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Re: Veritas Prep PS Forum Expert  Karishma  Ask Me Anything about Math
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09 Aug 2019, 05:02
hi VeritasKarishmaThe product of 3 consecutive positive multiples of 4 must be divisible by each of the following EXCEPT: A)16 B)36 C)48 D)128 E)192 The OA is B but i don't understand why exactly. Arent all these numbers divisible by three consecutive multiples of 4



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13 Aug 2019, 20:41
Nums99 wrote: hi VeritasKarishmaThe product of 3 consecutive positive multiples of 4 must be divisible by each of the following EXCEPT: A)16 B)36 C)48 D)128 E)192 The OA is B but i don't understand why exactly. Arent all these numbers divisible by three consecutive multiples of 4 Say the 3 consecutive multiples are 4, 8 and 12. Their product = 4*8*12. This product is not divisible by 36. 36 = 4*9 The product does not have 9 in it (two 3s). It necessarily will have one 3 but it may or may not have two 3s. Hence it may not be divisible by 36. Three consecutive multiples of 4 will have three 4s, another 2 and a 3 necessarily. So the product will be divisible by 2^7 * 3 and all its factors. For more on this, check: https://www.veritasprep.com/blog/2011/0 ... cormath/https://www.veritasprep.com/blog/2011/0 ... hpartii/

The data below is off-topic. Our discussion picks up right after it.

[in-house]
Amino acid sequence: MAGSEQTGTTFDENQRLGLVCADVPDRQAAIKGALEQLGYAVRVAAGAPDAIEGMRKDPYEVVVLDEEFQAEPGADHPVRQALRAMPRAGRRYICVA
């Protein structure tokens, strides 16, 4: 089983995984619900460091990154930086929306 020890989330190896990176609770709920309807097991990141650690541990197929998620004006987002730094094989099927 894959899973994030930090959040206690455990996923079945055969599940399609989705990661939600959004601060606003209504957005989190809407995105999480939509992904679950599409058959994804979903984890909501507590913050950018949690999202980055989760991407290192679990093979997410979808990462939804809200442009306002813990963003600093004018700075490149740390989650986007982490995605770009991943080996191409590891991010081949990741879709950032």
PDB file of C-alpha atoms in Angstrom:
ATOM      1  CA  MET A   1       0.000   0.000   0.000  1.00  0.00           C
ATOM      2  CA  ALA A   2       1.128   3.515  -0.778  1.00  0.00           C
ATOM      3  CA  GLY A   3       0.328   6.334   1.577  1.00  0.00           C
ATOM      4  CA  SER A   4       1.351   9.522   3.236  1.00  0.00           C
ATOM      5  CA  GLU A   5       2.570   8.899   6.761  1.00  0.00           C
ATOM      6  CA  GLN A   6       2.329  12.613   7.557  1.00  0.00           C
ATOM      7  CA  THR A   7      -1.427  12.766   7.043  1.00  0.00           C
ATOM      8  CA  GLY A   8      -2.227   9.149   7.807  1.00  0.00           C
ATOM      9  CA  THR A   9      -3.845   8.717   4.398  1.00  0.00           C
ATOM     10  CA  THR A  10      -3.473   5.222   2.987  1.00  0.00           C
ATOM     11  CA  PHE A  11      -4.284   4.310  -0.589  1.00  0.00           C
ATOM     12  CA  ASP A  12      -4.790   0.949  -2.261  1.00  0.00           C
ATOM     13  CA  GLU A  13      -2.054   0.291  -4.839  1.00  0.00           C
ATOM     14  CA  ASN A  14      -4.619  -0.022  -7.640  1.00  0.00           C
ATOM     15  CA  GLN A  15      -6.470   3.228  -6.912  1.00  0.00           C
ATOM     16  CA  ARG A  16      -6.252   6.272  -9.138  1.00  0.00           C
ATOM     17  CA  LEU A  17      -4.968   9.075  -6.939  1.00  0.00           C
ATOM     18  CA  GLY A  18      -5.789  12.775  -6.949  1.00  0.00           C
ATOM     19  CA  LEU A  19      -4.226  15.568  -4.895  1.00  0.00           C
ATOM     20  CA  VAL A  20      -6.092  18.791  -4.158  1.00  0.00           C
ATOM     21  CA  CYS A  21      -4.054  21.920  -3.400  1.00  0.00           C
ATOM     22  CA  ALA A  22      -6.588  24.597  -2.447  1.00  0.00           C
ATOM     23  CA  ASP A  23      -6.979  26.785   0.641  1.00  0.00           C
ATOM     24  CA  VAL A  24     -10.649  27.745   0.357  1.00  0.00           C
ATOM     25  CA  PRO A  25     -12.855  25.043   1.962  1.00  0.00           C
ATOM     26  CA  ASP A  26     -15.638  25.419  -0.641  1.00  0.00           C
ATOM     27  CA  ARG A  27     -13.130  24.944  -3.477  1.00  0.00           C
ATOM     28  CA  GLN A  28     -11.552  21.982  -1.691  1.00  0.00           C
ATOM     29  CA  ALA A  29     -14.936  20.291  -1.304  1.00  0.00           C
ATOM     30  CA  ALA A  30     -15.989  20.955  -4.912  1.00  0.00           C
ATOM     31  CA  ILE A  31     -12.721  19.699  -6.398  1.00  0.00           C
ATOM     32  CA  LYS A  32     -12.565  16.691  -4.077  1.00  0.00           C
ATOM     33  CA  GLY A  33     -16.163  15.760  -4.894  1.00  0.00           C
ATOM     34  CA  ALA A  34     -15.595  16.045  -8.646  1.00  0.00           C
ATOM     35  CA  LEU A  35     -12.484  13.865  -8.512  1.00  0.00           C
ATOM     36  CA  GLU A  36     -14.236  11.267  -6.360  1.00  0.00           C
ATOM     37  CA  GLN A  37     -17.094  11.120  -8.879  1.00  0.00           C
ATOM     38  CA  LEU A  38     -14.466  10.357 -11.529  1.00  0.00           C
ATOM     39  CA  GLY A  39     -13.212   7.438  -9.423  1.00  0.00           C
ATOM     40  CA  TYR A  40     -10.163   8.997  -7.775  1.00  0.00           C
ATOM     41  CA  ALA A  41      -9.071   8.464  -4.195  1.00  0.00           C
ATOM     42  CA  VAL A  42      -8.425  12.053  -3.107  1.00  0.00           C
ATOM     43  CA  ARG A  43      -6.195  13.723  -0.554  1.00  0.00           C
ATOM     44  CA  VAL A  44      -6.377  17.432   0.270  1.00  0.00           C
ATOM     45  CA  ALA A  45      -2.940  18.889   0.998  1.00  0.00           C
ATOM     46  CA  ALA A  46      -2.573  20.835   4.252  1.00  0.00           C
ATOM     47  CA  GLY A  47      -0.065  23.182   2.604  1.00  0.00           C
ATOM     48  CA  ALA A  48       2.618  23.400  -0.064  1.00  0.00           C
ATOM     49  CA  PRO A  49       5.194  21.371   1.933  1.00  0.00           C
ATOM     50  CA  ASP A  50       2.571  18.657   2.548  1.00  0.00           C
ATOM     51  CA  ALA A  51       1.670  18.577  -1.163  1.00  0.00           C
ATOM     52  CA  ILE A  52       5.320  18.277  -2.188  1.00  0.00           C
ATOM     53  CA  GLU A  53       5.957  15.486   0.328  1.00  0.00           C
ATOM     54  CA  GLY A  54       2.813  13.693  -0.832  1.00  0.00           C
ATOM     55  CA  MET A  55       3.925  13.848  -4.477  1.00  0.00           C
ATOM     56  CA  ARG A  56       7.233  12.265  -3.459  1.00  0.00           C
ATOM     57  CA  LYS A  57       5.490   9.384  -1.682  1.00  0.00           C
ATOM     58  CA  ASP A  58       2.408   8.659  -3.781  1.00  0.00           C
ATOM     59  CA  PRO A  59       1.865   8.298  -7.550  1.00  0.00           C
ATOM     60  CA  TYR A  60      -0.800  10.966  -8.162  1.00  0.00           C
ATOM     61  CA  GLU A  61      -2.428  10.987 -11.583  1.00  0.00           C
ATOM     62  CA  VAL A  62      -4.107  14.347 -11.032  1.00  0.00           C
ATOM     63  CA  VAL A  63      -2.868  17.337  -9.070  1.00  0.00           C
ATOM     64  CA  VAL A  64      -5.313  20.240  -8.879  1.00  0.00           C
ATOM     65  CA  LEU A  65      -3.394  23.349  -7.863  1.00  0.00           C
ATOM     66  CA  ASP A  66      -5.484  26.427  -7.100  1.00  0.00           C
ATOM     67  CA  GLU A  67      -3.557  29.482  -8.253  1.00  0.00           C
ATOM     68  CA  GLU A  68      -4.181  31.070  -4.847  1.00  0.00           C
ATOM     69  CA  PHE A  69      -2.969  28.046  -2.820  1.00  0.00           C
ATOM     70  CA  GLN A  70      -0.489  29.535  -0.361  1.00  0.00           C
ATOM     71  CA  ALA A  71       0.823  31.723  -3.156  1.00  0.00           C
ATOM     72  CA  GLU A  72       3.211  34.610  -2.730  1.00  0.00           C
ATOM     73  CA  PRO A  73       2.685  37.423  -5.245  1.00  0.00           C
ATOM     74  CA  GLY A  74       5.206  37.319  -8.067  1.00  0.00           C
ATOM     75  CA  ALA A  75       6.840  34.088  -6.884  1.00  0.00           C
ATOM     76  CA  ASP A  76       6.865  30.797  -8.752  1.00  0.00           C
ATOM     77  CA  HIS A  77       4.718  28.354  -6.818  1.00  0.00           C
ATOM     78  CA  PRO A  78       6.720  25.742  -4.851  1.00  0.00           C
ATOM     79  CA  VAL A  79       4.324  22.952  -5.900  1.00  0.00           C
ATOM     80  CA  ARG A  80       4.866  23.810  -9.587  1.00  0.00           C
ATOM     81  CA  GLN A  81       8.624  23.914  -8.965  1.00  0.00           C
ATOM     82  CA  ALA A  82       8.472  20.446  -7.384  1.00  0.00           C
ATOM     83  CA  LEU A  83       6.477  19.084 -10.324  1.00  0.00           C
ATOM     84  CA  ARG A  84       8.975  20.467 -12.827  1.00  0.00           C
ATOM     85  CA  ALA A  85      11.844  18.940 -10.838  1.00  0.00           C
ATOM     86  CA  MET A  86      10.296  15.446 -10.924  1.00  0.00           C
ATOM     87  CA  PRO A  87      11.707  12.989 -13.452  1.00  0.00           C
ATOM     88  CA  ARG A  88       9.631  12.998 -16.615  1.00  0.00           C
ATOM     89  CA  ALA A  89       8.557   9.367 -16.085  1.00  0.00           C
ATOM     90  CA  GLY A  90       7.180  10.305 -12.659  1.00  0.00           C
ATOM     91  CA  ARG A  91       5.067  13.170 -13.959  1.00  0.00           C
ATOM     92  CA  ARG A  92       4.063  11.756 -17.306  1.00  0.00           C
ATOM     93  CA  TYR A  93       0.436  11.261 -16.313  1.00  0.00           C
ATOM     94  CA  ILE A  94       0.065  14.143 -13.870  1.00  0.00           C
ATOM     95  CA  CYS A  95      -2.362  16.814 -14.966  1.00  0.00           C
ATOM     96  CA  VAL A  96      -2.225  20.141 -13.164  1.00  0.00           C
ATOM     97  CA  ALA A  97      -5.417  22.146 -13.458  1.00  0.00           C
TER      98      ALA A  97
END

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Veritas Prep PS Forum Expert  Karishma  Ask Me Anything about Math
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25 Aug 2019, 03:38
Hiii VeritasKarishmahttps://gmatclub.com/forum/if64x5w ... 99799.htmlReferring to the question on this page i am really confused when they say " x=x " isn't the only possibility to this that x = 0??? because no number inside a mod sign can be negative as such



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Re: Veritas Prep PS Forum Expert  Karishma  Ask Me Anything about Math
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25 Aug 2019, 18:34
VeritasKarishma wrote: tilak123  I am kicking off this post as per your request. This is a compilation of all links to the "Made Easy" series. Bunuel has already compiled links to all my posts on specific topics. I will provide links to those compilations: Statistics Made EasyInequalities Made EasySequences Made EasyCombinatorics Made EasyWeighted Avgs and Mixtures Made Easy Hi Karishma.. I request reference to Question 1 in your post "A group of 8 friends sit together in a circle. If A refuses to sit beside B unless C sits on the other side of A as well, how many possible seating arrangements are possible?" Even though i understood your explanation, can u please tell me whats wrong in my approach? My Approach: There are 2 scenarios possible, One where A sits next to both B & C and the other wherein A doesn't sit next to both B & C . In the former the no.of arrangements are: 1*2*1*5*4*3*2*1= 2*5! In the latter the no. of arrangements are: 1*5*4*5*4*3*2*1= 20*5! Thus total no. of arrangements are: 5!(20+2)= 22*5! However your answer is 32*5! Where am i missing??